eHealth News, South Africa

New eHealth Tool Flags Colorectal Cancer

Israeli Medial EarlySign has developed an algorithm platform that can accurately identify patients who are at high risk of having colorectal cancer.

Colorectal Cancer - EHN

Israeli AI and machine learning developer, Medial EarlySign, has developed an algorithm platform, called ColonFlag, that can accurately identify patients who are at high risk of having colorectal cancer.

The platform analyses patient blood tests and data from electronic health records (EHR) to identify signs of colorectal cancer often months before clinical signs are present.

A recent peer-reviewed study published in Digestive Diseases and Sciences found that ColonFlag was able to identify risk for colorectal tumours up to 360 days earlier than conventional diagnosis practices.

The analysis was based on data collected from blood samples and demographic information from 17,095 Kaiser Permanente Northwest patients in the US, including a random sample of 900 colorectal cancer patients. ColonFlag analysed patients’ complete blood count results and factored in age and gender to create a colorectal cancer risk score for stratification of each patient.

“Colorectal cancer is the second-highest cause of all cancer-related deaths in the USA, responsible for 49,190 deaths in 2016 alone,” said retired Chief Scientist of Kaiser Permanente Center for Health Research, Mark C. Hornbrook, PhD.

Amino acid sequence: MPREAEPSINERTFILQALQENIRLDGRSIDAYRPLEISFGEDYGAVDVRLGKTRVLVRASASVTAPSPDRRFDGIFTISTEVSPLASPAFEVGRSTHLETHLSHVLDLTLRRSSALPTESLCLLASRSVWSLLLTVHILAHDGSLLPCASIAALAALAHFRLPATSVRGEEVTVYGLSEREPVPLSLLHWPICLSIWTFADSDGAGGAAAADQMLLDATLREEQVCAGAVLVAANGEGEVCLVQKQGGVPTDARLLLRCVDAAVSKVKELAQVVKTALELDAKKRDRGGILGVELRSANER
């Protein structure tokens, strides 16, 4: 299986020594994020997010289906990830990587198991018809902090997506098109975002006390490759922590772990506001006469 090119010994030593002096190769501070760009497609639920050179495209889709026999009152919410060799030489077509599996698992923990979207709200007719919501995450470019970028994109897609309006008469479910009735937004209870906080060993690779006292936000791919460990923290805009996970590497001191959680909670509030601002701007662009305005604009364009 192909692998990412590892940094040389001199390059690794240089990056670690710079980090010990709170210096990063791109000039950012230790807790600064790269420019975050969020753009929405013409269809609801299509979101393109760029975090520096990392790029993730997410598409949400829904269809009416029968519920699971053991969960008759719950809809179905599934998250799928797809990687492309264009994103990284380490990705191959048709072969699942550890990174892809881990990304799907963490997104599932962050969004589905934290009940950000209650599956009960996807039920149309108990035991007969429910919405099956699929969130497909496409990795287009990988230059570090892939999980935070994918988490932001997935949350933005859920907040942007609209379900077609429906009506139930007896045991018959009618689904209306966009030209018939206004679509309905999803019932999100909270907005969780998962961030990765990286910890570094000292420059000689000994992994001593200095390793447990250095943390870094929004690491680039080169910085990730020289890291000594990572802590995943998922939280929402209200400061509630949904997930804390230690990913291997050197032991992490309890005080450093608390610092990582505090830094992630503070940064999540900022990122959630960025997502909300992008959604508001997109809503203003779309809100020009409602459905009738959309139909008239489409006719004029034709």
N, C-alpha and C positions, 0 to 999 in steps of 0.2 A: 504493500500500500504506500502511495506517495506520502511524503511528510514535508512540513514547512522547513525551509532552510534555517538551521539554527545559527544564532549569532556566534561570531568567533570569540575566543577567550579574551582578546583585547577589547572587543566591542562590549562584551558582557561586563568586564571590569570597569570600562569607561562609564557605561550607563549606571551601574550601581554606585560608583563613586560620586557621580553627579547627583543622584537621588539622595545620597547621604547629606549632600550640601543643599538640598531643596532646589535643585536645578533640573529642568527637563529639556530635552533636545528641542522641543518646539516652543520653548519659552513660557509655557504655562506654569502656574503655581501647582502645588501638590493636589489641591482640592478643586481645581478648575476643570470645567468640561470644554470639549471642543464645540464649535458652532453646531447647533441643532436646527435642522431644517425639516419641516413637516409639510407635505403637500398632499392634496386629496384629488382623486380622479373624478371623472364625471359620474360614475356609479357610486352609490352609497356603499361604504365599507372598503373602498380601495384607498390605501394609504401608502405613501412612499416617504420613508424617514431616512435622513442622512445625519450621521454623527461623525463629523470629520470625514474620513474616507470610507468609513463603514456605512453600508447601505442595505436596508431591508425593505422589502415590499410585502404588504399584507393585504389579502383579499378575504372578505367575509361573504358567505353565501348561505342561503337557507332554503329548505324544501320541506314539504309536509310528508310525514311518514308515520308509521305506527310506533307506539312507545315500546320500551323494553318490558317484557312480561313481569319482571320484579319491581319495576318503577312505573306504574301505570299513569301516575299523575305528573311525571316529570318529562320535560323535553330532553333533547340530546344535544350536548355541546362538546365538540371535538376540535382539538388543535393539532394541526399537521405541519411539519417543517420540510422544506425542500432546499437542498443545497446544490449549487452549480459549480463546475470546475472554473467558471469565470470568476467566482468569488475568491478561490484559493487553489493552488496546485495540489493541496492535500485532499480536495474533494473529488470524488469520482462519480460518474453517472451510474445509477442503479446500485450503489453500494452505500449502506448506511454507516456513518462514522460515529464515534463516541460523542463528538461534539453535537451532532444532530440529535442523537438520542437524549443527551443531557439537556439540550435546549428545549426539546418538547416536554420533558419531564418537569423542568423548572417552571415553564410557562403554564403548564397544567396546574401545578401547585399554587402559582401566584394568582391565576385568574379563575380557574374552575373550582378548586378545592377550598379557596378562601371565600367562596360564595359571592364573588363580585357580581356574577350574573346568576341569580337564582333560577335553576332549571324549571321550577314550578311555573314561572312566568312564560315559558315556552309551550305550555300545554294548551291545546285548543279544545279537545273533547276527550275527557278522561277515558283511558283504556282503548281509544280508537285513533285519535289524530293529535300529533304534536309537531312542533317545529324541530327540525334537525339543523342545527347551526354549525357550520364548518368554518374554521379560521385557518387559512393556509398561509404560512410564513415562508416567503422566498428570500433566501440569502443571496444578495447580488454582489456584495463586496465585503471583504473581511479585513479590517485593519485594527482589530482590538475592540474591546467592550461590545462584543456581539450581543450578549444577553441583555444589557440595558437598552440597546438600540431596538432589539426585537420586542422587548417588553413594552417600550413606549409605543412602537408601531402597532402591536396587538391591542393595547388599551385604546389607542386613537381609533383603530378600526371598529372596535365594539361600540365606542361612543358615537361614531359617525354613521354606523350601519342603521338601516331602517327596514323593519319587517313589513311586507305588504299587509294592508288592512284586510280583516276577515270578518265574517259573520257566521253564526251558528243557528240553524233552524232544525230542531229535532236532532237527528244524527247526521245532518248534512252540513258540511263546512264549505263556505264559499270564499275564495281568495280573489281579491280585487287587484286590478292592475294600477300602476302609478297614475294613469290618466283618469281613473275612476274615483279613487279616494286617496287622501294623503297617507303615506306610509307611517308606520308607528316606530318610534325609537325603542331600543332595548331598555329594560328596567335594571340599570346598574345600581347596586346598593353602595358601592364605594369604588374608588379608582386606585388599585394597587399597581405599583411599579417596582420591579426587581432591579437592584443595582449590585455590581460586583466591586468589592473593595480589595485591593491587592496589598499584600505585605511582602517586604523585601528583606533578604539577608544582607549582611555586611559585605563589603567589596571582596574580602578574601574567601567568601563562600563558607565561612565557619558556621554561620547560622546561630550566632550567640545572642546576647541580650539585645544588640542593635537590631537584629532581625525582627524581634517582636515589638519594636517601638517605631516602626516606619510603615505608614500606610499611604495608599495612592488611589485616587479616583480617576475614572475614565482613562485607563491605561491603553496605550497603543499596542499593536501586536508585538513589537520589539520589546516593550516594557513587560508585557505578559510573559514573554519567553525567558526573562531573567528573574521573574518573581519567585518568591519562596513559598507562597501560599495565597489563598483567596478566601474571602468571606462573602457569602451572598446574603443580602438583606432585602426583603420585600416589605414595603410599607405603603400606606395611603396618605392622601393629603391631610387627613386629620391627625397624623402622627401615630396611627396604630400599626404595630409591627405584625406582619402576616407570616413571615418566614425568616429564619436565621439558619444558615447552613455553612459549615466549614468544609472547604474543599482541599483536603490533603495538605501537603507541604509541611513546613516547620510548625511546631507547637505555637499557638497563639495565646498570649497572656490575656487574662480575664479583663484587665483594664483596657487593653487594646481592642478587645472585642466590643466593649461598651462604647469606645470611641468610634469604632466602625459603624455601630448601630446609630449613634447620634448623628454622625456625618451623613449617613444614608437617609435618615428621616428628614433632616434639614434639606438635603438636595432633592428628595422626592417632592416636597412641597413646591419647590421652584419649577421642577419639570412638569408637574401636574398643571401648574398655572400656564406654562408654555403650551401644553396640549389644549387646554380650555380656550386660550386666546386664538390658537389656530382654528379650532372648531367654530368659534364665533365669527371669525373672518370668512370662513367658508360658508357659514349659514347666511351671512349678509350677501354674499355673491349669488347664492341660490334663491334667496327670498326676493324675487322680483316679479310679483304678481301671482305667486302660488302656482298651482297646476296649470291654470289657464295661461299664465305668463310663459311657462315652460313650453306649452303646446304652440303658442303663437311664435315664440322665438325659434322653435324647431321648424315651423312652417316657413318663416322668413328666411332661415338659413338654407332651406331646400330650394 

“Early screening for colorectal cancer significantly improves the survival rate. The ability to identify people at high risk for colon cancer and refer them for further testing could help to reduce mortality and prove integral to reducing the overall colorectal cancer burden,” continued Hornbrook.

Colorectal cancer cases identified by ColonFlag were compared with those detected by low haemoglobin (Hgb) levels alone in two adjacent time windows – 0 to 180 and 181 to 360 days prior to diagnosis. For the 0 to 180 day window, ColonFlag demonstrated a 34% and 36% improvement in identifying colorectal cancer cases, compared to low Hgb levels for the 50-75 and 40-89 year old age groups, respectively.

In the 181 to 360 day window, ColonFlag detection was 47% higher for the 50-75 year age group, and 84% higher for the 40-89 year old group.

Further analysis revealed that ColonFlag was successful in detecting tumours in the cecum, a pouch at the beginning of the large intestine, and ascending colon.

“Colonoscopy resources are limited, and screening programmes are being challenged by the need for active participation of asymptomatic individuals,” said Chief Medical Officer of Medial EarlySign, Dr Ran Goshen.

“ColonFlag’s ability to passively identify those at high-risk among non-participating individuals 180 to 360 days prior to diagnosis may allow healthcare providers to better allocate colonoscopy resources,” concluded Dr Goshen.

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